amandr

Pre-Op marriage counseling?

9 posts in this topic

Hey all,

Wanted to get a general feel for how everyone's experience went. I know every relationship/marriage is different so I'm not necessarily asking for a definitive answer, but to get a sense of how things worked out for you.

My husband and I will be married 4 years this April, and we've been together almost 9 years. He's very supportive of my decision to have WLS and has been wonderful through this pre-op process. He's also overweight but not enough to be considered for WLS surgery, so he's currently working on diet/exercise and sees my WLS as a benefit to his lifestyle change as well. 

We are really solid, communicate well, and haven't had any major issues. We've both overcome personal challenges since we got together in college and have grown really strong because of it. I don't foresee us having any huge problems after I have surgery, but that's the thing--who does? I have no idea how I'm going to change, both physically and mentally and I fear our relationship may suffer, even though it's not founded on anything now. We've never gone to couples therapy, we try to talk everything out before it becomes an issue, so I wanted to see if any of you--particularly those who had a perception of your relationship being strong and healthy--went to couples counseling before you had WLS and if it was helpful for you. If you didn't go and still feel like you have a great marriage, did you do anything special to help through your transition?

Thanks!

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Congratulations on your decision to have WLS! And, congrats on having a strong marriage! The general sense around here seems to be if you have a strong marriage going into WLS, it will only get stronger after surgery.

My husband and I had been together 11 years before I had surgery. He had a front row seat to my battles with my weight and the emotional roller coaster I rode as I would gain or lose weight. For me, I had to admit to myself that I was a food addict before I had surgery and started to deal with those demons. It was very hard for me to break my carb addiction. I was an emotional eater - happy, sad, mad, glad - all reasons to eat. When I stopped eating like that I was quicker to anger, quicker to cry and generally far less pleasant to be around.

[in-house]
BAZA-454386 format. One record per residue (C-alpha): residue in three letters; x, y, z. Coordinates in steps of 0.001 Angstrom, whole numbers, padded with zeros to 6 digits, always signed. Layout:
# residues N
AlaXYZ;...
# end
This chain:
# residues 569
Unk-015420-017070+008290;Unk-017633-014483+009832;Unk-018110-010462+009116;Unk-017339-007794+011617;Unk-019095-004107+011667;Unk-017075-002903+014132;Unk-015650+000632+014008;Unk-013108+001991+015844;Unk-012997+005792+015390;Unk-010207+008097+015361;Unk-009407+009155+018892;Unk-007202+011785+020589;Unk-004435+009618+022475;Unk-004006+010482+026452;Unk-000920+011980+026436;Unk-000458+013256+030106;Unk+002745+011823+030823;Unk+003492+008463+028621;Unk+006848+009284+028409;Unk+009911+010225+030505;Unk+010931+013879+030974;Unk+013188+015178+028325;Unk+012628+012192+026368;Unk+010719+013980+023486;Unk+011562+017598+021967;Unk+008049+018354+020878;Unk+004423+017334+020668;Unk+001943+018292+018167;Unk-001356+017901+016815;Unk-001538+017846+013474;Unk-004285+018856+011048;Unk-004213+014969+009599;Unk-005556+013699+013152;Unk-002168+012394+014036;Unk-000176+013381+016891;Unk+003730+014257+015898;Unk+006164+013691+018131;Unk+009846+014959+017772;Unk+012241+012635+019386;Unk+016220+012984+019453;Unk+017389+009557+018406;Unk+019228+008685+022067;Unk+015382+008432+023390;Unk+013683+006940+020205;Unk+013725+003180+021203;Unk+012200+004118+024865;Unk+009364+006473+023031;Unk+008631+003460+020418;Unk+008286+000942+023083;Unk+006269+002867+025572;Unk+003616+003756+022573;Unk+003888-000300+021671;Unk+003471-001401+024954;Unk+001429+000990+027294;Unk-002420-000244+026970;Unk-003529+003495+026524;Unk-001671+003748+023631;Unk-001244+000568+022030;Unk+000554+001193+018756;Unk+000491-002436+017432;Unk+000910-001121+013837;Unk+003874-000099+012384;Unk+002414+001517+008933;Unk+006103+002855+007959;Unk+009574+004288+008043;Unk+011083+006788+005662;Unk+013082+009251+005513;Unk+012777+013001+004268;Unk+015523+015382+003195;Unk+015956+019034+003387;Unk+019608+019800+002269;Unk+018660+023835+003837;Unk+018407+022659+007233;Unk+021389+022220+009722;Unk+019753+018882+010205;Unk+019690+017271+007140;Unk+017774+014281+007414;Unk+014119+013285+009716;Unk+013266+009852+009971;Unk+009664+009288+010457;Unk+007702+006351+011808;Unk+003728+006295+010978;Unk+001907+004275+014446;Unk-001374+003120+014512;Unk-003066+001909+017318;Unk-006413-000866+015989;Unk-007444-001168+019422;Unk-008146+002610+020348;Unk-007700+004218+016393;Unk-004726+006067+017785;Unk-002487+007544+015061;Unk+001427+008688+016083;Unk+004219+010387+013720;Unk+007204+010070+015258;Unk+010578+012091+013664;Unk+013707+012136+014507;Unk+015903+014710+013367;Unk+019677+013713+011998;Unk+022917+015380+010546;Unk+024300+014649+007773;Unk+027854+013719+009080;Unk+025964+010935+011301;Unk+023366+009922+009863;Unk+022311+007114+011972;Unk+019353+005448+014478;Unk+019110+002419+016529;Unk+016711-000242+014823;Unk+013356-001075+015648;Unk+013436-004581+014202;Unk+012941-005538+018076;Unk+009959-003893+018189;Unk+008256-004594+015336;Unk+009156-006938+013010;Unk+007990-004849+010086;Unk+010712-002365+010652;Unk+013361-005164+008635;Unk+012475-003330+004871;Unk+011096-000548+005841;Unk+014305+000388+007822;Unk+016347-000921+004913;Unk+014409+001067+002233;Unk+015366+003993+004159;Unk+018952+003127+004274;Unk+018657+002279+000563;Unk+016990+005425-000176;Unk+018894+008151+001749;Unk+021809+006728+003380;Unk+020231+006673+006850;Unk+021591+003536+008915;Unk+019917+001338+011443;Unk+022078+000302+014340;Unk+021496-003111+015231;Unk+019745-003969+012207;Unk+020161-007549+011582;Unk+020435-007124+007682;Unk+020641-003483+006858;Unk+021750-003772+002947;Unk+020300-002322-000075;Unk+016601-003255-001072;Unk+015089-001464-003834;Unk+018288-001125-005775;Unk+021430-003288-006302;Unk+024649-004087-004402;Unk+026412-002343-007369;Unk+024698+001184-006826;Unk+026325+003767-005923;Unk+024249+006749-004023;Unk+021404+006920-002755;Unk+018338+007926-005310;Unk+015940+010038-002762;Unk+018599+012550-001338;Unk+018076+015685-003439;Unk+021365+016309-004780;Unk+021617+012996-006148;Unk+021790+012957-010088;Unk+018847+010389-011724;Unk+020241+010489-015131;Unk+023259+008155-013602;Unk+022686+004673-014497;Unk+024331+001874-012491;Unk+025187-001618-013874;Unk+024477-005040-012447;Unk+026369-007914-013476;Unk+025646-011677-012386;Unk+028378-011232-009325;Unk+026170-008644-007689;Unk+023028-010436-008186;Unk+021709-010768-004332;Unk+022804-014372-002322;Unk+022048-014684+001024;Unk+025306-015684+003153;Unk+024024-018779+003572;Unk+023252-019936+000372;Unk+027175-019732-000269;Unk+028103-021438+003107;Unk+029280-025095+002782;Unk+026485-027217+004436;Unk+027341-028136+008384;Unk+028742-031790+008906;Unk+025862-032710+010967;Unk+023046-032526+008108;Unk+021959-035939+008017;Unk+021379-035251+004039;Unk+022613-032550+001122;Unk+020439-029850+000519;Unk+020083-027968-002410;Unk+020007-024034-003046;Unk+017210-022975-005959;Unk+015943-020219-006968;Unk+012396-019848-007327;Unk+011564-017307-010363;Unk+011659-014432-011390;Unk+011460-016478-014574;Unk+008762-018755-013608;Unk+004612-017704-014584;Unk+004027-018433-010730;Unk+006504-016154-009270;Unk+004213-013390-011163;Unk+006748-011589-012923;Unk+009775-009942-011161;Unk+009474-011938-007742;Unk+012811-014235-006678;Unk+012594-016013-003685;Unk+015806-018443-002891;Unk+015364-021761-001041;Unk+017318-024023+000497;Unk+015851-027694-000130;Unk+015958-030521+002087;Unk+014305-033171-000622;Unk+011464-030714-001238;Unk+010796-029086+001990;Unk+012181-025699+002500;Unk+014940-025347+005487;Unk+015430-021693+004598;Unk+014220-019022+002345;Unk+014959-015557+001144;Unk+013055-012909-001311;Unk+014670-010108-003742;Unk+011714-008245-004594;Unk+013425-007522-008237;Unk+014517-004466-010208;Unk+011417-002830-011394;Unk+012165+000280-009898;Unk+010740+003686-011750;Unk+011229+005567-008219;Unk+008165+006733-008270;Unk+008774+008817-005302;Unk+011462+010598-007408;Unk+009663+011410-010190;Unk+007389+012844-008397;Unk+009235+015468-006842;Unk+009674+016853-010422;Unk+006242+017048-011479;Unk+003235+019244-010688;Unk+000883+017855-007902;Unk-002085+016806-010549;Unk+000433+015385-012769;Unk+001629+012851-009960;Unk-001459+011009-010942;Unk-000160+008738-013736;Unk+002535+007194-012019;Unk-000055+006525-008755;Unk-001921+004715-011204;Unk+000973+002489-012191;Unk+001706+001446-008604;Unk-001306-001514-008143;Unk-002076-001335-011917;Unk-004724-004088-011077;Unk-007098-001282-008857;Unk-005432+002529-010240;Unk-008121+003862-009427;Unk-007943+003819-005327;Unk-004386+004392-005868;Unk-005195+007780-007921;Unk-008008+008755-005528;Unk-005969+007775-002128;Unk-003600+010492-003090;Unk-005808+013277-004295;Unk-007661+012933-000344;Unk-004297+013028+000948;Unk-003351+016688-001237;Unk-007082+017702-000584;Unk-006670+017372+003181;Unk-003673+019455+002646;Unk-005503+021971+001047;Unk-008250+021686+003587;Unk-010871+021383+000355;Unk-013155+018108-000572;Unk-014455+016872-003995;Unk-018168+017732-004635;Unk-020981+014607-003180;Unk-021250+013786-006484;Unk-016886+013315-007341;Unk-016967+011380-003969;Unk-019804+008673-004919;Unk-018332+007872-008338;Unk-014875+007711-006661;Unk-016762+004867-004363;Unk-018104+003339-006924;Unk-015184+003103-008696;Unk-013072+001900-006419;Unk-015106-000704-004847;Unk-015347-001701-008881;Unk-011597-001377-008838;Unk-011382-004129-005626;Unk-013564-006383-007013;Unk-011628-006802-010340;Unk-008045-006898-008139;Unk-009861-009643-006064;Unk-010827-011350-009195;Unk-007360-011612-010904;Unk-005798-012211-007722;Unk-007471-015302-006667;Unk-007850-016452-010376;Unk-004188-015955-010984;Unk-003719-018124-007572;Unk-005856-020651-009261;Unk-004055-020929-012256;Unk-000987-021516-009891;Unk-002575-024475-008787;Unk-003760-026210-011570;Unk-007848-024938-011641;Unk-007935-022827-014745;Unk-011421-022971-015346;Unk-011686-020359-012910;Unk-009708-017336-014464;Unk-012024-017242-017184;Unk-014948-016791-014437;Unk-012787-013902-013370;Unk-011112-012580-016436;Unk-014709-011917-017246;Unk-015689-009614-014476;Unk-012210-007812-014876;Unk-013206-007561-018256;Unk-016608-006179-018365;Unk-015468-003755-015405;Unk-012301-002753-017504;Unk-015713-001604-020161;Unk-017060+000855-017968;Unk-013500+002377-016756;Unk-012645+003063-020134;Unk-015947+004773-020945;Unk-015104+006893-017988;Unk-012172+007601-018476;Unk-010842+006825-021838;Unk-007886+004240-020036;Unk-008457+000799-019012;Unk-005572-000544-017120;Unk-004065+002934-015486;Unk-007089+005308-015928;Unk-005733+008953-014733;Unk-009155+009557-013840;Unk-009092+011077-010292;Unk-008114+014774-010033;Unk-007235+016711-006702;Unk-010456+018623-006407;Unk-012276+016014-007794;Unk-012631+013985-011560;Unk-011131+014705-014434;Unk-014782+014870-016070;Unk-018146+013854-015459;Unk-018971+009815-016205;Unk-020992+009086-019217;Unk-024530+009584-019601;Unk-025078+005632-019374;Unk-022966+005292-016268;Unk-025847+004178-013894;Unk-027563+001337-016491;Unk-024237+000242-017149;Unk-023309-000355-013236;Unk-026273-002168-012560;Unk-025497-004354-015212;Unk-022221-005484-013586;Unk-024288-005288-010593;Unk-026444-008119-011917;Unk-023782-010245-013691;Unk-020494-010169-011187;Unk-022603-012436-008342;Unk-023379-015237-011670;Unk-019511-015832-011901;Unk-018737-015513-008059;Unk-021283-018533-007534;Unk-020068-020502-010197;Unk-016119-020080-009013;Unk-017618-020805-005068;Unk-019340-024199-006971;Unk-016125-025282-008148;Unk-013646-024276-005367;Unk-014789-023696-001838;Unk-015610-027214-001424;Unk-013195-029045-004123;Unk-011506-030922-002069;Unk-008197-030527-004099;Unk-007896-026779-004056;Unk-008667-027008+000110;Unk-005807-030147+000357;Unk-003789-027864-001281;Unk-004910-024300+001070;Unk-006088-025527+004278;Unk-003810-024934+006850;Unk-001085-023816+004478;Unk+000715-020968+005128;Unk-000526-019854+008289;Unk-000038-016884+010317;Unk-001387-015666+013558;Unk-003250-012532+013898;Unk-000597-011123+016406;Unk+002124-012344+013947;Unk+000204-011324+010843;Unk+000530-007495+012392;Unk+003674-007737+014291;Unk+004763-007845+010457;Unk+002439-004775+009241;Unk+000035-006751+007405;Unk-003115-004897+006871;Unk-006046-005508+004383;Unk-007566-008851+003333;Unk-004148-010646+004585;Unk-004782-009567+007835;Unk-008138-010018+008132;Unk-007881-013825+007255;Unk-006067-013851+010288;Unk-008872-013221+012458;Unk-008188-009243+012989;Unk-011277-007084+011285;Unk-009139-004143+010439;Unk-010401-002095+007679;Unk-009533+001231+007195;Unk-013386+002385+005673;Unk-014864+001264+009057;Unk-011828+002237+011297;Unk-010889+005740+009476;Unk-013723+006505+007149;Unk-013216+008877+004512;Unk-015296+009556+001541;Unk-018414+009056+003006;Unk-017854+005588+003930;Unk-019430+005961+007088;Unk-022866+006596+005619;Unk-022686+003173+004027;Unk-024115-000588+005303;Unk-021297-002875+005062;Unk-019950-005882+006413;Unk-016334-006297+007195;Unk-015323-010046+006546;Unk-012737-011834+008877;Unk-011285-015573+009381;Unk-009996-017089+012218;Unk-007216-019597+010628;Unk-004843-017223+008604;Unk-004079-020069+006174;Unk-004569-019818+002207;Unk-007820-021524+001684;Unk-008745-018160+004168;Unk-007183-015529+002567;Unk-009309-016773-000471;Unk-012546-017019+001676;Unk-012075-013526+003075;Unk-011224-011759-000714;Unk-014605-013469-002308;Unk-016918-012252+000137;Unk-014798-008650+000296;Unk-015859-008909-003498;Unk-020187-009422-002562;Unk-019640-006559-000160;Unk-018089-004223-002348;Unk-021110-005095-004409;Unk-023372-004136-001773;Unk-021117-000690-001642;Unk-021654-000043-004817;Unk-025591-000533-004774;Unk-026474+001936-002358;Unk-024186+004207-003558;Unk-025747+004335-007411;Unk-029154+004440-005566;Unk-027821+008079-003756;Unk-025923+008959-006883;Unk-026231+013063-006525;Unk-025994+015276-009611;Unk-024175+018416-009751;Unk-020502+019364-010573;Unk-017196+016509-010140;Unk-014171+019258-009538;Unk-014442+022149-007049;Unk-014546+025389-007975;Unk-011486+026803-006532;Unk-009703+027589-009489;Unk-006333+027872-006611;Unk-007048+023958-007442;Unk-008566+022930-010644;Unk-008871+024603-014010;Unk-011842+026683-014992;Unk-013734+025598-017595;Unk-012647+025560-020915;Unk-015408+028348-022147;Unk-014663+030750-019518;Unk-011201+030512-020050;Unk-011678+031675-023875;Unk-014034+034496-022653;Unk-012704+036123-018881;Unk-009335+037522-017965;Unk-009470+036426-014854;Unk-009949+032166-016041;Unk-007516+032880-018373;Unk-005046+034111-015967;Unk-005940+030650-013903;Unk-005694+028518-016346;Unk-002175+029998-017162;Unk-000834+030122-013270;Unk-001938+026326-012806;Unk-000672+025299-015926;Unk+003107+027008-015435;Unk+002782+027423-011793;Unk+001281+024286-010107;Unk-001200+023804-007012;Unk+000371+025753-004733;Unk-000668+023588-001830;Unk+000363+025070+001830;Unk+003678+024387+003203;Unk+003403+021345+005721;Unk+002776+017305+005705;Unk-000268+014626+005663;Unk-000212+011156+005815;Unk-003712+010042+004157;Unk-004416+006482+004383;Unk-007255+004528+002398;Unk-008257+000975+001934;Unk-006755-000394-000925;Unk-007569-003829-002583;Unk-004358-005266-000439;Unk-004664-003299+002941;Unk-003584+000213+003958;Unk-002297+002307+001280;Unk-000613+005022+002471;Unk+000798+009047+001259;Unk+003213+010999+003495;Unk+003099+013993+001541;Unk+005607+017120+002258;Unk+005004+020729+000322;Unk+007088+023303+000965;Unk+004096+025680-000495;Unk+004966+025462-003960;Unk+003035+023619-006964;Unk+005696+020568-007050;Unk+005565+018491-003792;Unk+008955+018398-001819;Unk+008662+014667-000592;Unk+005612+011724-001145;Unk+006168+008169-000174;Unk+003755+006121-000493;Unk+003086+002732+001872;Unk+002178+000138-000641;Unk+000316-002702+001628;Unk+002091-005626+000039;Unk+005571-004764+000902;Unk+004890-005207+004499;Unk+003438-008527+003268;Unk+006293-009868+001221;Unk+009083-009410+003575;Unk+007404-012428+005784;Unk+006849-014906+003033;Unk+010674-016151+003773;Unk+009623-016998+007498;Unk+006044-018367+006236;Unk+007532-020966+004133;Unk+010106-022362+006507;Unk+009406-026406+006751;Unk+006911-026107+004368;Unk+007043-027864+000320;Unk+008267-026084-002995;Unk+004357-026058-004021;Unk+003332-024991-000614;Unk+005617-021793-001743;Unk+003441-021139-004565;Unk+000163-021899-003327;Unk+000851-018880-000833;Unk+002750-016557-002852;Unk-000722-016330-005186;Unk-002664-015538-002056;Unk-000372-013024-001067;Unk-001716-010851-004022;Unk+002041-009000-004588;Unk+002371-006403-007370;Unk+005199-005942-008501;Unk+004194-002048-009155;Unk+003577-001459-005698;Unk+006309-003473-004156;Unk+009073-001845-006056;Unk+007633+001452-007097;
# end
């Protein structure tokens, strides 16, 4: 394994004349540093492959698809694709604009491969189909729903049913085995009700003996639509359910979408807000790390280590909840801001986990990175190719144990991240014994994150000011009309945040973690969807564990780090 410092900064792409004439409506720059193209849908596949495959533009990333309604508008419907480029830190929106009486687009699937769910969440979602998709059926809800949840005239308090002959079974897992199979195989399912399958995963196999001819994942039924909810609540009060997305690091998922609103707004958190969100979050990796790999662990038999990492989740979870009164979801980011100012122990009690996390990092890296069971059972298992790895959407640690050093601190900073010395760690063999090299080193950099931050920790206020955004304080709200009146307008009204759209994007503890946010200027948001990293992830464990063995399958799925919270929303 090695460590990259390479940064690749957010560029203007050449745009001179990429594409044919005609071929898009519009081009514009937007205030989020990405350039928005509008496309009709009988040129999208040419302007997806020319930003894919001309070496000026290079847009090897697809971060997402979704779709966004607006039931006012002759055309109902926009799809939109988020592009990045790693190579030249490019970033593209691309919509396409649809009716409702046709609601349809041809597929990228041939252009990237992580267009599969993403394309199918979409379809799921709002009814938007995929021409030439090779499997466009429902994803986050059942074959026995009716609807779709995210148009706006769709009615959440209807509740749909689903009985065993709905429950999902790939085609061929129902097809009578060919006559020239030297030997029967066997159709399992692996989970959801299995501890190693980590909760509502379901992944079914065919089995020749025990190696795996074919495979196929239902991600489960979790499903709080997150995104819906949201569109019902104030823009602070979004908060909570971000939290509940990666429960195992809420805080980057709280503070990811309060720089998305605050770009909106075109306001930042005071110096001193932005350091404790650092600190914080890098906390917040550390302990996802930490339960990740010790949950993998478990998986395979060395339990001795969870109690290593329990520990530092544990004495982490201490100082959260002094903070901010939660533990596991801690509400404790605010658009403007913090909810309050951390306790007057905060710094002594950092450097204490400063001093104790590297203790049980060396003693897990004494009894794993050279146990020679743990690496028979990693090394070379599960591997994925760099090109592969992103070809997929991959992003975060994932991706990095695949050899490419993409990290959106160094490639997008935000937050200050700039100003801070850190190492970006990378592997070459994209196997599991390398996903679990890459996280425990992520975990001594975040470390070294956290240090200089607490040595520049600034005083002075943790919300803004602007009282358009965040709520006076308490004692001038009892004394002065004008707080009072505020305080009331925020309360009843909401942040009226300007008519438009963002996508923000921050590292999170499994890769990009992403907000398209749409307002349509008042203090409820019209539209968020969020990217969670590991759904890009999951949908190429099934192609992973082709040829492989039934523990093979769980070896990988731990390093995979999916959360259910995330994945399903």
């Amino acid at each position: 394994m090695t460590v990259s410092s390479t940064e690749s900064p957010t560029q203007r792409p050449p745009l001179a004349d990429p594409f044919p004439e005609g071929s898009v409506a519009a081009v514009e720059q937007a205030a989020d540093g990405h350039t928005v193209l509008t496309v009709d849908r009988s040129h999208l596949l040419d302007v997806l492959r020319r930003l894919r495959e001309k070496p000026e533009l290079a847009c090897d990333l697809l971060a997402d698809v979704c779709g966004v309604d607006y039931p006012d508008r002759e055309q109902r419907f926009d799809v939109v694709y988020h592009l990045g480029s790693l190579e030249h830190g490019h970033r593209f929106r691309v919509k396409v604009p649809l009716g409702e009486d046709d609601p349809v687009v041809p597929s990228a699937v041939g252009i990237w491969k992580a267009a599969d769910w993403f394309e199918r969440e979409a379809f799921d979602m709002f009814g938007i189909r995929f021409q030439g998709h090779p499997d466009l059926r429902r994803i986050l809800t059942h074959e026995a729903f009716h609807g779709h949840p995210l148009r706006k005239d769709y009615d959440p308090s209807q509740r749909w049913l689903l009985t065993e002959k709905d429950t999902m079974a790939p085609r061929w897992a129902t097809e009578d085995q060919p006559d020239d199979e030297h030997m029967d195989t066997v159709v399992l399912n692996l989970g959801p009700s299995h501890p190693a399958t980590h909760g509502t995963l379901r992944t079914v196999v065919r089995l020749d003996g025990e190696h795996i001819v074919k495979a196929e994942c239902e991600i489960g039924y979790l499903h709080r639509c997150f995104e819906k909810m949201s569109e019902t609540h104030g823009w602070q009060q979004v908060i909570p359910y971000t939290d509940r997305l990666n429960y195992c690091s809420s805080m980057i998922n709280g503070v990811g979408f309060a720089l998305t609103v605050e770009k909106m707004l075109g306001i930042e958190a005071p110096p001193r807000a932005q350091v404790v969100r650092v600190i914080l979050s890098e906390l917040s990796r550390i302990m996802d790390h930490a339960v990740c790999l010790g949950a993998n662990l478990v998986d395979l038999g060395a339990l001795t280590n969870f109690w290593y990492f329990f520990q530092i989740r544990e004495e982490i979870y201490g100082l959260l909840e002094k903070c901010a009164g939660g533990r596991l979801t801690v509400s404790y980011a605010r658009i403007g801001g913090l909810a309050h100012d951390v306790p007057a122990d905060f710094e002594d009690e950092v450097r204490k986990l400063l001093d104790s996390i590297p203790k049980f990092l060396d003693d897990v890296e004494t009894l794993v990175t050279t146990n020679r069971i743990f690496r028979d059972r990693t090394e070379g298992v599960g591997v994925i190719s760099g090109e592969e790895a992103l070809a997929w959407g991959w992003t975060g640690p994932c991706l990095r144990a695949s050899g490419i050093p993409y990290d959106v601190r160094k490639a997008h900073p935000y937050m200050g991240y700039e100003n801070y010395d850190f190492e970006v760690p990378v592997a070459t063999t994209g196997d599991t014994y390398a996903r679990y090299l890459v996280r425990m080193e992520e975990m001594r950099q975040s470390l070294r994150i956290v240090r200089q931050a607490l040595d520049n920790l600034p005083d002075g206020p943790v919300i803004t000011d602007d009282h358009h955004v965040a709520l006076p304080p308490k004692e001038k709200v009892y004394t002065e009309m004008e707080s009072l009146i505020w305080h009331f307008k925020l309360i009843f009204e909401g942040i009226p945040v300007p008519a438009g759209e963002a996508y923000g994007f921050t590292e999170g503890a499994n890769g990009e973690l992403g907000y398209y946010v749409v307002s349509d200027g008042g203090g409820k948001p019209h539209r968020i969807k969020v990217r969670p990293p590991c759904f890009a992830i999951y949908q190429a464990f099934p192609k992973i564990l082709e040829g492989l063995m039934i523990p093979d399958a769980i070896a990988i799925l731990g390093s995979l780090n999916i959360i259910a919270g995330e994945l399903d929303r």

I was in therapy and talked to my therapist extensively about how my surgery and my changes would impact me. We also talked about how it would impact my marriage. One of the things my husband and I would do together was go out and eat a few times a week. This was going to change. I knew he would miss that. And, I would miss it too.

At first, all I wanted to talk about was my WLS. I didn't tell many people so I wanted to tell him about every little thing. Plus, we had a couple of fights about it. I think it was the 3rd night after I came home from the hospital - I woke to the smell of cinnamon toast. I hobbled into the kitchen and nearly threatened his life. What smells better than toast with melted butter, sugar and cinnamon?! I exploded and the poor guy had no idea that cinnamon toast would bother me. Once I calmed down I realized this wasn't a good path to be on so we decided every night at a specific time we'd set aside a few minutes to talk about my surgery, weight loss, how I was changing, how it was impacting him, etc. It was a safe space where we both could say whatever we needed to say. If we wanted to talk for more than 5 - 10 minutes we both had to agree to continue the conversation. One of the best parts of this nightly check-in was if I had something I wanted to share or say, I could hold it until that night. Rather than peppering him with a barrage of WLS stuff through out the day. 

We both had fears. I had all the standards fears about WLS. Would it work? How could I live without Doritos? How would I cope with my crazy mother without ice cream, etc. He had fears too. 

After a few weeks we stopped having this nightly check-in because we didn't need it anymore. :)